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Thread: New VFTs are here!  Sunlight?

  1. #1

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    My 4 new plants (rhizomes, not potted) have arrived, in great shape considering the rough road they've traveled, and I've got them in a big 12" plastic pot. Thanks EG!

    I notice that the accompanying instructions warn against direct sunlight. This is the opposite of what every other source I've seen says--is this, perhaps, better advice in Texas than it is in Columbus, OH, where it is cloudy most of the time? If I need to keep them in indirect light, I will do so, but I am worried that on the whole it's too dark here.

    Thanks for your advice.

    --SO

  2. #2

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    I think it means avoid direct sunlight while it is still a rhizome, because it wont benefit as much as if it were green, and could photosynthesize. Sun could also encourage fungus growth, and if theres alot of water, then algea can grow. Too much SUN light is bad if it is in a terrarium too. Put it in like, semi-sunny spot for now...

    Thats wut i think...

  3. #3

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    Mmm. I would say they would need more sun than ever as rhizomes because when it starts to grow leaves it needs more sun to take advantage of what little surface area it has. I've had 17 rhizomes since January and only now are they starting to get going now they have access to spring sunshine. In my experience, you can't get enough sunlight, unless you live in the south where the sun can scorch.

  4. #4

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    The sun in texas burns everthing. These plants are native to North Carolina where the sun is milder. If you live farther down south they need less direct lighting. If you live father up north they can take direct sunlight.

  5. #5

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    I would start them on filtered sun. Once they start growing you can try to transition them to full sun. If they get too hot and they're kept too wet they will rot.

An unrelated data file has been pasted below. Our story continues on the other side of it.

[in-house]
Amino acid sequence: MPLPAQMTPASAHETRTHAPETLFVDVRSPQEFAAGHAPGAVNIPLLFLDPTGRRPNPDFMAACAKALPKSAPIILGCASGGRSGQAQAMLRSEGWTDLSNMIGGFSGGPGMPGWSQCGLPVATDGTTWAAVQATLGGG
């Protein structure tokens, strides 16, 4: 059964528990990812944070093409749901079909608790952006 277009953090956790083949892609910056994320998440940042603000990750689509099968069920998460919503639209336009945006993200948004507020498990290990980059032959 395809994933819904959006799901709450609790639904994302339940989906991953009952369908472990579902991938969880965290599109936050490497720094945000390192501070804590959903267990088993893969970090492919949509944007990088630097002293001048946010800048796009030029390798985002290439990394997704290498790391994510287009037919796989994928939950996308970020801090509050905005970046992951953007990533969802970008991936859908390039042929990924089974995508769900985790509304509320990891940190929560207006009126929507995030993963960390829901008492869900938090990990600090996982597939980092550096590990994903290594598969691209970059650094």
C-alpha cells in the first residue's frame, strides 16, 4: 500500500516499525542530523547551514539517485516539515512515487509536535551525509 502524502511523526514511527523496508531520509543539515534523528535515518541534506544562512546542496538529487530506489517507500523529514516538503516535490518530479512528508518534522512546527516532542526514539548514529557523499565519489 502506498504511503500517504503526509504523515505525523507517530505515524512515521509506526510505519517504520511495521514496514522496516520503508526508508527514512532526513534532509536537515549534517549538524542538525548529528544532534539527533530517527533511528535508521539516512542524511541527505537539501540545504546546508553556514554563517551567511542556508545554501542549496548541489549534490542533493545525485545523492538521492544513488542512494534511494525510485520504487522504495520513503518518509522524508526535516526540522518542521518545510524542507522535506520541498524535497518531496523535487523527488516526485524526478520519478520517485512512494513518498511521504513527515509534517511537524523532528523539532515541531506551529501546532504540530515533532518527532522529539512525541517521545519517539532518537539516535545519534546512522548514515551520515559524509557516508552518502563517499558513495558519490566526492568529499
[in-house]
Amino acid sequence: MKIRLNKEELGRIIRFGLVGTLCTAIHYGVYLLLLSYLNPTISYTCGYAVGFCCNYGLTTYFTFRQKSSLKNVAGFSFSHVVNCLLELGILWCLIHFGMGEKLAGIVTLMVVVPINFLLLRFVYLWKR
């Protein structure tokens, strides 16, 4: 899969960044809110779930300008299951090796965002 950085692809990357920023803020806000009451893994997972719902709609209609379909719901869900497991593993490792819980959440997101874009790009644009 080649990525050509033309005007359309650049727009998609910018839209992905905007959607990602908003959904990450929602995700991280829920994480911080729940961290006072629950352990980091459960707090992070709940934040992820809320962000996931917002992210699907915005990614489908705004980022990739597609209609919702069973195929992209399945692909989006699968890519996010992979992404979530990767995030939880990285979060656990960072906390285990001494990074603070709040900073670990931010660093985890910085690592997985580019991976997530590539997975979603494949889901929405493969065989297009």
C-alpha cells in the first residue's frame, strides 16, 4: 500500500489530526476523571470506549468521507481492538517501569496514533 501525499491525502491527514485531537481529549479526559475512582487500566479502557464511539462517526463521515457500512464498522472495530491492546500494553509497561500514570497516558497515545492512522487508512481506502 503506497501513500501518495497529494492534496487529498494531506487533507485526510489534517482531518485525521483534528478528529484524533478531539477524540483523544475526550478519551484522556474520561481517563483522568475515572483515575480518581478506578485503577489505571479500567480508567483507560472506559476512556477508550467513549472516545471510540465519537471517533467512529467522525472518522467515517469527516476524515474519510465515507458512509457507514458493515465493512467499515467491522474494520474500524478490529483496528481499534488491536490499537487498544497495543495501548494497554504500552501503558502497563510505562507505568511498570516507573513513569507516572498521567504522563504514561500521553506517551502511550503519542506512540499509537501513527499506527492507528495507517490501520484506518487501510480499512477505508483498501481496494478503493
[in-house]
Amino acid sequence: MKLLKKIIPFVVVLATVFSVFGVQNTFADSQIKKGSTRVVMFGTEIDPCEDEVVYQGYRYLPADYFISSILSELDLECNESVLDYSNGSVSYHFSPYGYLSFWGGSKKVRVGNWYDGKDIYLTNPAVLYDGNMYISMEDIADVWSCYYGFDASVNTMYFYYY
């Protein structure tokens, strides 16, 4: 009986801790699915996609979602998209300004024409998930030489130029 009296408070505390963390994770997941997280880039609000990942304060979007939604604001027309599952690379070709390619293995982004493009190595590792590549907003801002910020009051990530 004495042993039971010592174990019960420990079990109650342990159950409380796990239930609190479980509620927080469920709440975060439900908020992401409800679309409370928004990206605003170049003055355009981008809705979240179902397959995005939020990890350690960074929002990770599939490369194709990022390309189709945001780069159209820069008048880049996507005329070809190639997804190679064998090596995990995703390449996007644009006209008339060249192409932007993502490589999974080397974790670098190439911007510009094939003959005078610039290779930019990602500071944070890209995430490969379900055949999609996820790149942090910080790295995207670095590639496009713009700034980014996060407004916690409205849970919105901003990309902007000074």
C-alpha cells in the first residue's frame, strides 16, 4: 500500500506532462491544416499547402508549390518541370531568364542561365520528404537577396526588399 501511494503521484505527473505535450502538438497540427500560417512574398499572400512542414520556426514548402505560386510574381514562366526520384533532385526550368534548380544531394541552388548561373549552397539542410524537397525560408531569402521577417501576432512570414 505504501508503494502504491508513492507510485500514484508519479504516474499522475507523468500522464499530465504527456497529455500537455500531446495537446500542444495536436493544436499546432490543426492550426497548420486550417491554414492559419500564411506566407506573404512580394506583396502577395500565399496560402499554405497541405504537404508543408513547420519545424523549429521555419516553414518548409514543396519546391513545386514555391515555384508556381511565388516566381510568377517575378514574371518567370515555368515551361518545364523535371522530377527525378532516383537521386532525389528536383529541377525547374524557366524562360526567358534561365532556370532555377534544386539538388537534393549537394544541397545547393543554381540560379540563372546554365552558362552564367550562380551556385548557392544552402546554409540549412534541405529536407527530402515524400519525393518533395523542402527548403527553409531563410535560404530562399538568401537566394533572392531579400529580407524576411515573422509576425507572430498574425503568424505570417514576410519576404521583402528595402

6. #6

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    Quote
    Quote: from Dyflam on 8:33 pm on Mar. 30, 2002
    I would start them on filtered sun. Once they start growing you can try to transition them to full sun. If they get too hot and they're kept too wet they will rot.[/QUOTE]

    My question may be completely academic, given March in Columbus--the pot is massive (about 12" across and 12" deep), has no lid and for both these reasons will tend to keep its temperature, while the sun is hidden behind cloud almost all day. Heat will not be an issue for a while.

    I *am* concerned about the dampness--I doubt the gallon's worth of water now in the peat (amazing stuff!) is going to evaporate at any speed in these conditions. When the water in the saucer has disappeared I may wait a couple days before I add any.

    Then again, I've read a CP book wherein a guy had VFTs *underwater* for long periods, and reported no problems.

    --SO

  7. #7

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    Quote
    Quote: from Alvin Meister on 6:44 pm on Mar. 30, 2002
    Mmm. I would say they would need more sun than ever as rhizomes because when it starts to grow leaves it needs more sun to take advantage of what little surface area it has. I've had 17 rhizomes since January and only now are they starting to get going now they have access to spring sunshine. In my experience, you can't get enough sunlight, unless you live in the south where the sun can scorch.
    [/QUOTE]

    There are some leaves--a few look happy enough to survive, if I don't screw this up. We had an hour of sun today, and maybe 30 minutes of that hit the plants.

    --SO

  8. #8

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    Quote: from Parasuco on 6:26 pm on Mar. 30, 2002
    I think it means avoid direct sunlight while it is still a rhizome, because it wont benefit as much as if it were green, and could photosynthesize. Sun could also encourage fungus growth, and if theres alot of water, then algea can grow. Too much SUN light is bad if it is in a terrarium too. Put it in like, semi-sunny spot for now...

    Thats wut i think...
    [/QUOTE]

    Thanks. I hadn't considered evil growths. I did get some shreds of green moss as a fellow-traveller with the plants. I assume that this is sphagnum and was going to let it grow if it could.

    I hope the plants flourish--we've got those import ladybugs around here, and they will go straight for the pot once they get in the house. Eat hearty, boys! [img]http://www.**********.com/iBhtml/non-cgi/emoticons/smile.gif[/img]

    --SO

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